Student Life 305
Phi Epsilon, and Theta Chi. Alpha Sigma Phi became the first fra-
ternity to break the color barrier by pledging two blacks in the spring
of 1967.
Non-fraternity men were quartered in the same dormitory complex
as the fraternity men, and the formation of a Men's Residence Council
provided a framework for competition and social activities that for the
first time gave to those who did not belong to a fraternity some of the
benefits of brotherhood without the expense. Taylor, Davis, Poteat,
and Kitchin houses became distinctive entities, and they created
lounges and had a full schedule of sports and other recreational
programs.
A development somewhat more revolutionary for Wake Forest was
the recognition of societies for women. Strings, the oldest, had been
formed in 1948, S.O.P.H. was organized in 1956, and Fideles in 1961.
However, they had not received faculty sanction. After fourteen
months of consultation involving the dean of women, the Student
Affairs Committee, and the Inter-Society Council, the societies
petitioned the faculty for official status in December 1963. A
concession made by the women during the negotiating period was that
any coed with a C average who wished to join a society would be
guaranteed a bid.
At the faculty meeting of December 21 a three-year probationary
period was approved, and in the next year two new societies, Laurels
and Les Soeurs, were founded. That brought the number of clubs to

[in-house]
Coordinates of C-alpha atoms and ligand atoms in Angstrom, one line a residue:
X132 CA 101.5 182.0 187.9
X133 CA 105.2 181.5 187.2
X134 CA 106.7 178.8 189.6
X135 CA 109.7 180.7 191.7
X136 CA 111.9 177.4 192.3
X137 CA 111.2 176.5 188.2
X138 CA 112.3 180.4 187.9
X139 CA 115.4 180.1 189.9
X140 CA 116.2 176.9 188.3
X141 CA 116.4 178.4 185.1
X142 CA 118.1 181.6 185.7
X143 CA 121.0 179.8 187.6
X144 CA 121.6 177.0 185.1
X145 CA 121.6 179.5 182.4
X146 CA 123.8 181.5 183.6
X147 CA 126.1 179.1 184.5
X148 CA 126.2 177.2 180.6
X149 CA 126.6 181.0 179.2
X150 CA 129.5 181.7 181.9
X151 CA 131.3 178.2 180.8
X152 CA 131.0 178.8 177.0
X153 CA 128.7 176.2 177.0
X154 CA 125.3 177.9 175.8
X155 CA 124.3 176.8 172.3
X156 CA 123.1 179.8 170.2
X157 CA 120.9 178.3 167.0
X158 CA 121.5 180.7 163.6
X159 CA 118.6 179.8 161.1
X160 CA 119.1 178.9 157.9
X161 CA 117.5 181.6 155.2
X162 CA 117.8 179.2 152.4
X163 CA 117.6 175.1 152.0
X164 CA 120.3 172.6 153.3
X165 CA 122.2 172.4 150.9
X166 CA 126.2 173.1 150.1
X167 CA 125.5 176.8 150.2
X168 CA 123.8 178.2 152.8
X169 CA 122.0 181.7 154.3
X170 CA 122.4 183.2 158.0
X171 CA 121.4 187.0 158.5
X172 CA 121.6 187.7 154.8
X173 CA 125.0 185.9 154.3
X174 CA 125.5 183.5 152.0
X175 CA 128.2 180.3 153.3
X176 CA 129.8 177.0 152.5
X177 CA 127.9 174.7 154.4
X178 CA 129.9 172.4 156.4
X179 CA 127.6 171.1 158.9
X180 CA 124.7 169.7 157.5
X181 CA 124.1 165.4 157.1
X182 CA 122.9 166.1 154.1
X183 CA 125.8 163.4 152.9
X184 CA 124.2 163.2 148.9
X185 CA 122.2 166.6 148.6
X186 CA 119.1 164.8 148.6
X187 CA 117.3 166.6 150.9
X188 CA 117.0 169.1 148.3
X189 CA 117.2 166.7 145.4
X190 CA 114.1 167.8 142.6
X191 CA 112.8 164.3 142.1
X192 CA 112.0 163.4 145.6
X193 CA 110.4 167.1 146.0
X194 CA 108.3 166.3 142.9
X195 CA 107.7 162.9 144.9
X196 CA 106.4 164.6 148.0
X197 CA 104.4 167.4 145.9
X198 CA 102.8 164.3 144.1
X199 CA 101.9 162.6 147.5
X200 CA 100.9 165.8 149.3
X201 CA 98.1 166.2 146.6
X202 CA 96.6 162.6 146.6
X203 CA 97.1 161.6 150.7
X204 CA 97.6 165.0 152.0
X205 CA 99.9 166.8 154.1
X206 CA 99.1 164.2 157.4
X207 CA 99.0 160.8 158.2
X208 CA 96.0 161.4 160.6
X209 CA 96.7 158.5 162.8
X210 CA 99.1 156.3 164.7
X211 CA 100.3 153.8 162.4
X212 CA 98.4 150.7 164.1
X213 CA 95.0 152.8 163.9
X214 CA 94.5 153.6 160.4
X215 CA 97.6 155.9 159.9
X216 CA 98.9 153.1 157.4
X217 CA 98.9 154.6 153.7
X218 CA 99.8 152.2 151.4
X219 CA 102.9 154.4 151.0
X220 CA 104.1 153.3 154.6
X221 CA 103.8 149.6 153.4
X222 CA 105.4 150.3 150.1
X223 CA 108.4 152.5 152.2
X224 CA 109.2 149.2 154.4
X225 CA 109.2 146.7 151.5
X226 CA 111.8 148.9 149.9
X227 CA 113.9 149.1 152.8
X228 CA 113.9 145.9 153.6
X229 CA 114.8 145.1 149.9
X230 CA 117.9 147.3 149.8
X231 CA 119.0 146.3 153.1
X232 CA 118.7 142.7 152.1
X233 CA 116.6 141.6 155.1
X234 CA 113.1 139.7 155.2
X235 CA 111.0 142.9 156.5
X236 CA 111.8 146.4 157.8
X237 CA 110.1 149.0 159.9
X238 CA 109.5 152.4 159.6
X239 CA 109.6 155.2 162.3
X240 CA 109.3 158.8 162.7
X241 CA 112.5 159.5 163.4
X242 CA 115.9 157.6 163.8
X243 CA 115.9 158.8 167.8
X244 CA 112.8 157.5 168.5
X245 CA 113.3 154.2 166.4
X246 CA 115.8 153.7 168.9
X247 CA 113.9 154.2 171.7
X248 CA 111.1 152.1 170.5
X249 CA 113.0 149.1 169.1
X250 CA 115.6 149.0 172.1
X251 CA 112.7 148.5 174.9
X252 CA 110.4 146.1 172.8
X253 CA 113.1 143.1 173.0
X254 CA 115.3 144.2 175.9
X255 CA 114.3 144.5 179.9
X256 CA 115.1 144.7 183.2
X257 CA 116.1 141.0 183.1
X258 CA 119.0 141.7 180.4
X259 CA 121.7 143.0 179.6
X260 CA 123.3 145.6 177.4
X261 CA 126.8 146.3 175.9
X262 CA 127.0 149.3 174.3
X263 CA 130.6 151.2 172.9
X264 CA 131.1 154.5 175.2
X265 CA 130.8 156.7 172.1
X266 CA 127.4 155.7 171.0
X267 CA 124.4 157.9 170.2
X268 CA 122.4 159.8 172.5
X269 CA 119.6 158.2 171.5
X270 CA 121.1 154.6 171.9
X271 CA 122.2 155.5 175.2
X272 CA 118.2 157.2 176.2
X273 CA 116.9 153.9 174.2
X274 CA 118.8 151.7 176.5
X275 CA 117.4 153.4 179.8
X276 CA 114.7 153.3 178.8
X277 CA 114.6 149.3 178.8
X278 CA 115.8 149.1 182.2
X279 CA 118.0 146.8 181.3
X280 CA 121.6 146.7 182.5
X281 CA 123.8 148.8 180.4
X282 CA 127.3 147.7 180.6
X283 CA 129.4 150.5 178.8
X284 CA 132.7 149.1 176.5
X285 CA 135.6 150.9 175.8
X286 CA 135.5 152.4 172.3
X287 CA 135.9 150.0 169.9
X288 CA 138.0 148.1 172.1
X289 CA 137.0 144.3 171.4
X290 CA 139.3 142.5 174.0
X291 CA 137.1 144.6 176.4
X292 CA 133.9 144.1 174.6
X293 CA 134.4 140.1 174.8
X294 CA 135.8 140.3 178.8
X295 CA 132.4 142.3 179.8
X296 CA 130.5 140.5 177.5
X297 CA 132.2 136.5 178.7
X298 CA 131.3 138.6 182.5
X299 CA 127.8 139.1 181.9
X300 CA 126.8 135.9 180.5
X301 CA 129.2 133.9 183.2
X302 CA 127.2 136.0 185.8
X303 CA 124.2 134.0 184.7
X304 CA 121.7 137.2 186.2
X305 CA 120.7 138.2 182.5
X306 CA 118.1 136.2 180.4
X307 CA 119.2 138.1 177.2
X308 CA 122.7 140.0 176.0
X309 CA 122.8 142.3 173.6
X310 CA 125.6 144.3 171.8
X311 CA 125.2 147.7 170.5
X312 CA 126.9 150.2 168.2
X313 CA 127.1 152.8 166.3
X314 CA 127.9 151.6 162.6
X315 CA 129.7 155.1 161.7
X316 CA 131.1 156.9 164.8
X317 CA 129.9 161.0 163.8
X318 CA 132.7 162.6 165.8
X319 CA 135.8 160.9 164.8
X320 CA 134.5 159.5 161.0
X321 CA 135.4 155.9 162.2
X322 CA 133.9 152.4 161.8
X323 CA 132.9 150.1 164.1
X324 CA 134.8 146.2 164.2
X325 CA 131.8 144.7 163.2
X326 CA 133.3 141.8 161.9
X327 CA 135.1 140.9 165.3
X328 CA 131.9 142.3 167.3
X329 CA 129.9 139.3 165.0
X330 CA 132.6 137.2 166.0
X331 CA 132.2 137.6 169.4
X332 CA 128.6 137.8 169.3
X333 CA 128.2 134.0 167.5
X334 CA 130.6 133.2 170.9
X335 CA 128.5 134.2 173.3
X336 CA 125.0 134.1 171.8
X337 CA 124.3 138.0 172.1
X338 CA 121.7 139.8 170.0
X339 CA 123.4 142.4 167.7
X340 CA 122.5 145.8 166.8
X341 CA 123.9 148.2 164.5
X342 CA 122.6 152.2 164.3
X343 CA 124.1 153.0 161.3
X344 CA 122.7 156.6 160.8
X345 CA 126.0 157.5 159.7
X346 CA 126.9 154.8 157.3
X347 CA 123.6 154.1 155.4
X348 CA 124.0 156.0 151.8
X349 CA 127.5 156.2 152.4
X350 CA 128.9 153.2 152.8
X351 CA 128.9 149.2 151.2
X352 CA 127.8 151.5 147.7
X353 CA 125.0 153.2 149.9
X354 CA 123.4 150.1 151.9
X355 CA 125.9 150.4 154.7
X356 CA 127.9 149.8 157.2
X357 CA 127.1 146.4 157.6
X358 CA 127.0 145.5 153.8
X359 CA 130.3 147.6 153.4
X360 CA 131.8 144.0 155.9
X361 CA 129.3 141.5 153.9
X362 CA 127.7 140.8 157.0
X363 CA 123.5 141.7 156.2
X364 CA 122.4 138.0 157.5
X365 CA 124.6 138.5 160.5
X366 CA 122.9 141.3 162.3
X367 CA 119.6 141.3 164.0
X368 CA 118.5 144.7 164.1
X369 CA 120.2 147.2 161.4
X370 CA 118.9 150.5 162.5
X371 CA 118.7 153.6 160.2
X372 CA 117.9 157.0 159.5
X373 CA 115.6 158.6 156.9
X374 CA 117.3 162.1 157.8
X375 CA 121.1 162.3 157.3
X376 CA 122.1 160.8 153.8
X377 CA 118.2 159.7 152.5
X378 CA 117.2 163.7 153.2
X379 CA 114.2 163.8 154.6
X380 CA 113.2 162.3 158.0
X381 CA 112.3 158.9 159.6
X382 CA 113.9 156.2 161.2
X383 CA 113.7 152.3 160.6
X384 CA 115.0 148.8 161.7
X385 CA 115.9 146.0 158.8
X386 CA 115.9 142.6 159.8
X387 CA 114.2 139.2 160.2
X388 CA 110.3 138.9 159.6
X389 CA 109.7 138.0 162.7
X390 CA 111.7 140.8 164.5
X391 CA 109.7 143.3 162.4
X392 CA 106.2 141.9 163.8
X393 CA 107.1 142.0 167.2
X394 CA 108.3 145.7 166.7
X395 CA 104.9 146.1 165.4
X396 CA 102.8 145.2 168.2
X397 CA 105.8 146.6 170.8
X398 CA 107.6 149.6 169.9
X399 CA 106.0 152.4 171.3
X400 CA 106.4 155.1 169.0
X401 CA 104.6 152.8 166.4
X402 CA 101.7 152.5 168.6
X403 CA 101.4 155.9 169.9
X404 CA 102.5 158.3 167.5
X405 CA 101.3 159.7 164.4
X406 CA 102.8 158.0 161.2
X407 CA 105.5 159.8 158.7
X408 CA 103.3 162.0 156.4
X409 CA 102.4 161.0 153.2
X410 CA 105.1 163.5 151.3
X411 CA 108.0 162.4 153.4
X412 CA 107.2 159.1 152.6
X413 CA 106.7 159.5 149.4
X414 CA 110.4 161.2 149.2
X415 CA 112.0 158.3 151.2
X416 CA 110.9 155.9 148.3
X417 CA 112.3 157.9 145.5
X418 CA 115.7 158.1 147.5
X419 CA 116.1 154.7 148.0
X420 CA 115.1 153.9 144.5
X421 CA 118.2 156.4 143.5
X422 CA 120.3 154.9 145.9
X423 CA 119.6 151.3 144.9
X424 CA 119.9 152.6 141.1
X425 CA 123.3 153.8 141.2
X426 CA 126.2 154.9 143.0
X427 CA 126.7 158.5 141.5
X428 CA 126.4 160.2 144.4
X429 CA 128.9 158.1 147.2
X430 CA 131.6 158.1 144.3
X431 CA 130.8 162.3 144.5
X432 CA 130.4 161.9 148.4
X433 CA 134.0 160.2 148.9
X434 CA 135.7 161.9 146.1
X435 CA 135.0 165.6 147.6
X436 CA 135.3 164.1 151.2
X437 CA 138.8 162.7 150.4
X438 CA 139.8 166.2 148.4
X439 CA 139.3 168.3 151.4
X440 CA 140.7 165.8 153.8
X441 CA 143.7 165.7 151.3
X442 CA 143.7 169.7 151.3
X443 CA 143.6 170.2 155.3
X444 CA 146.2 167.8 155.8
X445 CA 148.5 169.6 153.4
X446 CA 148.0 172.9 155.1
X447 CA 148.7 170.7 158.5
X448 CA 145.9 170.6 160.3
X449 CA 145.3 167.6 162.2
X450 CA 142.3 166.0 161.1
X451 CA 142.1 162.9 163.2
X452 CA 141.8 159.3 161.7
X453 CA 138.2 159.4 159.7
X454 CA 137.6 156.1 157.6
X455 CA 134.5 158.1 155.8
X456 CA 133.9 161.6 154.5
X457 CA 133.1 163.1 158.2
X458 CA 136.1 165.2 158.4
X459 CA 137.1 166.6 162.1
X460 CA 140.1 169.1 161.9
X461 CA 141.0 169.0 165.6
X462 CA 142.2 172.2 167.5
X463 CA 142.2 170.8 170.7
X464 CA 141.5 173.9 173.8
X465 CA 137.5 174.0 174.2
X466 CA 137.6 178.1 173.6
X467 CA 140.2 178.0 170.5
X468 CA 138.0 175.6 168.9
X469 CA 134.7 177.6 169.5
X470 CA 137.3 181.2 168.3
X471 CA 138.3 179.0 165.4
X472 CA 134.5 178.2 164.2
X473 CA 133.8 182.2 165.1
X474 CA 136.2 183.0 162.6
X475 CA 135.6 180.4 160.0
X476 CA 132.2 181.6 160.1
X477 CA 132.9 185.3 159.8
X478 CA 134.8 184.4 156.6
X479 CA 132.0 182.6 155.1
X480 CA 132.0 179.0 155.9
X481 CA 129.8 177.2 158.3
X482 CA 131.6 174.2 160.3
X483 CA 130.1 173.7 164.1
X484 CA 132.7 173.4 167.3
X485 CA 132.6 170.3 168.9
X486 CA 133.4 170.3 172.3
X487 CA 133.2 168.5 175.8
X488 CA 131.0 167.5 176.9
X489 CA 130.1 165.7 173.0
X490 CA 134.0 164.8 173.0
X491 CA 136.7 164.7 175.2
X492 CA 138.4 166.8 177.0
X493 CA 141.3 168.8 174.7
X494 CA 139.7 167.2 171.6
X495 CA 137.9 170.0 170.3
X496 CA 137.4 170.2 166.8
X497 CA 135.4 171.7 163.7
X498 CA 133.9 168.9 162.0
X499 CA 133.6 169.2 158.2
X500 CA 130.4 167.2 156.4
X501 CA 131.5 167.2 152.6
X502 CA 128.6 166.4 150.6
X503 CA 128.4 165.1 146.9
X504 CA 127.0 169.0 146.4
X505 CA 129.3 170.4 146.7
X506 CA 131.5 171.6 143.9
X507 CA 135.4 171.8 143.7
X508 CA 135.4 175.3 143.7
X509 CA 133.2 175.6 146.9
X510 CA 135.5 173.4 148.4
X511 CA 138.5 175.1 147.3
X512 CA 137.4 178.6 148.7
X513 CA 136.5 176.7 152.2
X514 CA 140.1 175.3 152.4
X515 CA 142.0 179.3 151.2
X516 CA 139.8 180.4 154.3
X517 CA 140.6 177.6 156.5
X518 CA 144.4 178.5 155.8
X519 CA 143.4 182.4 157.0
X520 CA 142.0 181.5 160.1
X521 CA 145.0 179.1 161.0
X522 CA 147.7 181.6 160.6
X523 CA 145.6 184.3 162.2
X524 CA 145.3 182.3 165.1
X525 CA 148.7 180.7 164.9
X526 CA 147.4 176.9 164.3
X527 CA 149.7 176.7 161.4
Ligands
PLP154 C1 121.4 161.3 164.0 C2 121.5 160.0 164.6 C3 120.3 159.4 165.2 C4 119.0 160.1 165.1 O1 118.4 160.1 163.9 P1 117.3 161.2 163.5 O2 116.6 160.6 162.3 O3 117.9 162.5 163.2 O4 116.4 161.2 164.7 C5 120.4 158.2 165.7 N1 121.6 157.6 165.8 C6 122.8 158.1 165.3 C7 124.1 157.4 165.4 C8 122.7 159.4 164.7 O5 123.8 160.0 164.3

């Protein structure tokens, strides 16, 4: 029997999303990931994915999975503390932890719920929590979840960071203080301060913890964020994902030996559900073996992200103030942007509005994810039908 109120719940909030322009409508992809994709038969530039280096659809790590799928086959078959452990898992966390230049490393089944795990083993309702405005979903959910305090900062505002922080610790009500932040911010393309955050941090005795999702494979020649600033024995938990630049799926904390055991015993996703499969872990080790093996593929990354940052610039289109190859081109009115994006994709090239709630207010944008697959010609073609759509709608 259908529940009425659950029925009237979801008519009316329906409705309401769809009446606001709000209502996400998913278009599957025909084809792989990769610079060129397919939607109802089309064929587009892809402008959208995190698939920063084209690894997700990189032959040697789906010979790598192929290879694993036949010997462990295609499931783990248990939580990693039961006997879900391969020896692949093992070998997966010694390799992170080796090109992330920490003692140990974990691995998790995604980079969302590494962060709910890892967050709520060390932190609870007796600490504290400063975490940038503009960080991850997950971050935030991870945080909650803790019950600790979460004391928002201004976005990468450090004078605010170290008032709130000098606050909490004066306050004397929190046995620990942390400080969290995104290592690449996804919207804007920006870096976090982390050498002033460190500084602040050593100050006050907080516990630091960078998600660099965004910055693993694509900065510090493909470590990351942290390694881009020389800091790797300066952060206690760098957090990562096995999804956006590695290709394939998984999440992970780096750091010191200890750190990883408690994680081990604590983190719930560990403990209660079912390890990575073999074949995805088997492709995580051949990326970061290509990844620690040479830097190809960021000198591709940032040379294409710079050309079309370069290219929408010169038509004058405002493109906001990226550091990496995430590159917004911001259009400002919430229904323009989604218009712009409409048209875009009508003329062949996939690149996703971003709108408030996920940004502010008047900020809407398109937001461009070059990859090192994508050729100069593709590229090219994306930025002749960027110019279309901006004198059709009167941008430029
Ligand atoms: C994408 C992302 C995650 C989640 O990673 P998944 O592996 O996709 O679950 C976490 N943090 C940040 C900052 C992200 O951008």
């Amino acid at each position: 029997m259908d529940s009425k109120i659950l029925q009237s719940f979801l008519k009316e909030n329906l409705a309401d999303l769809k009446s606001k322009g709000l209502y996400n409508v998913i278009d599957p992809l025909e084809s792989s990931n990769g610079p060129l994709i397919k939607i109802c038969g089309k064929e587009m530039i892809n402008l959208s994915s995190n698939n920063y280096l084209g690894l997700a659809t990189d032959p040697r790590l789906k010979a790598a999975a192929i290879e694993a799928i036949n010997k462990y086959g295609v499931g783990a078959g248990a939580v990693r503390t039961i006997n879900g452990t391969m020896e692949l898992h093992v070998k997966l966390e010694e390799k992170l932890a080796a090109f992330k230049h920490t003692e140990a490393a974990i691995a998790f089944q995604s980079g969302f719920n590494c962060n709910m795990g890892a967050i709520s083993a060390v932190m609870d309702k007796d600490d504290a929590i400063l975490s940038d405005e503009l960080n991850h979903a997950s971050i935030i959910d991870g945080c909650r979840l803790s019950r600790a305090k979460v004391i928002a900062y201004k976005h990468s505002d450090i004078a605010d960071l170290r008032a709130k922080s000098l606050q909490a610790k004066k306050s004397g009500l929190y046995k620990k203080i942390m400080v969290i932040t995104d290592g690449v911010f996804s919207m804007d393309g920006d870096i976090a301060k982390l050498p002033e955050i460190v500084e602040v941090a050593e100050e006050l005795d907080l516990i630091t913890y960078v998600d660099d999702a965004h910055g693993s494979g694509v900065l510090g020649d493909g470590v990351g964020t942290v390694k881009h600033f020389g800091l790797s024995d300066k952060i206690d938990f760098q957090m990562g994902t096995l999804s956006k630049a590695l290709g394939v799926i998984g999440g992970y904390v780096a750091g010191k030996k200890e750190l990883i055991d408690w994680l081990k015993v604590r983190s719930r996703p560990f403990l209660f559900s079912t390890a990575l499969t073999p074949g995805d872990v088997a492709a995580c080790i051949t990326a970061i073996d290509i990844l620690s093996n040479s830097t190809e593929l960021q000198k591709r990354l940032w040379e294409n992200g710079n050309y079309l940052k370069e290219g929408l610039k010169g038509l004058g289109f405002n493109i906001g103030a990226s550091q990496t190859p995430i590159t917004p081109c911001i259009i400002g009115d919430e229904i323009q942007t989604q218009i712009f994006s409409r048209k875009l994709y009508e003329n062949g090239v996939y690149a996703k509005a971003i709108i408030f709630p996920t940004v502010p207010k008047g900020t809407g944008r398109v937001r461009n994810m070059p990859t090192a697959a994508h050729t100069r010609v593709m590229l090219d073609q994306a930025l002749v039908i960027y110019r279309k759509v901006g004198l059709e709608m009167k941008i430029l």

five, with membership in each limited to sixty. In reporting to the
president on society status in 1964, Jeanne Owen, acting dean of
women, said that "much needs to be done during these trial years
to help the women see that Wake Forest has no need for petty,
cliquish sororities."3 The societies proved themselves responsible and
became an accredited campus fixture, binding groups of girls together
in sisterhood and promoting school spirit, team play, and social
interaction. By 1967 six societies were in operation, Cameo then
being a year old.
While Dean Owen expressed reservations about what the society
idea might portend, she had great respect for coed leadership. In 1963
she discussed the Woman's Government Association in her annual
summary. She said:
To realize that you are working with mature students who have a genuine
concern not only for themselves but also for the well-being of their
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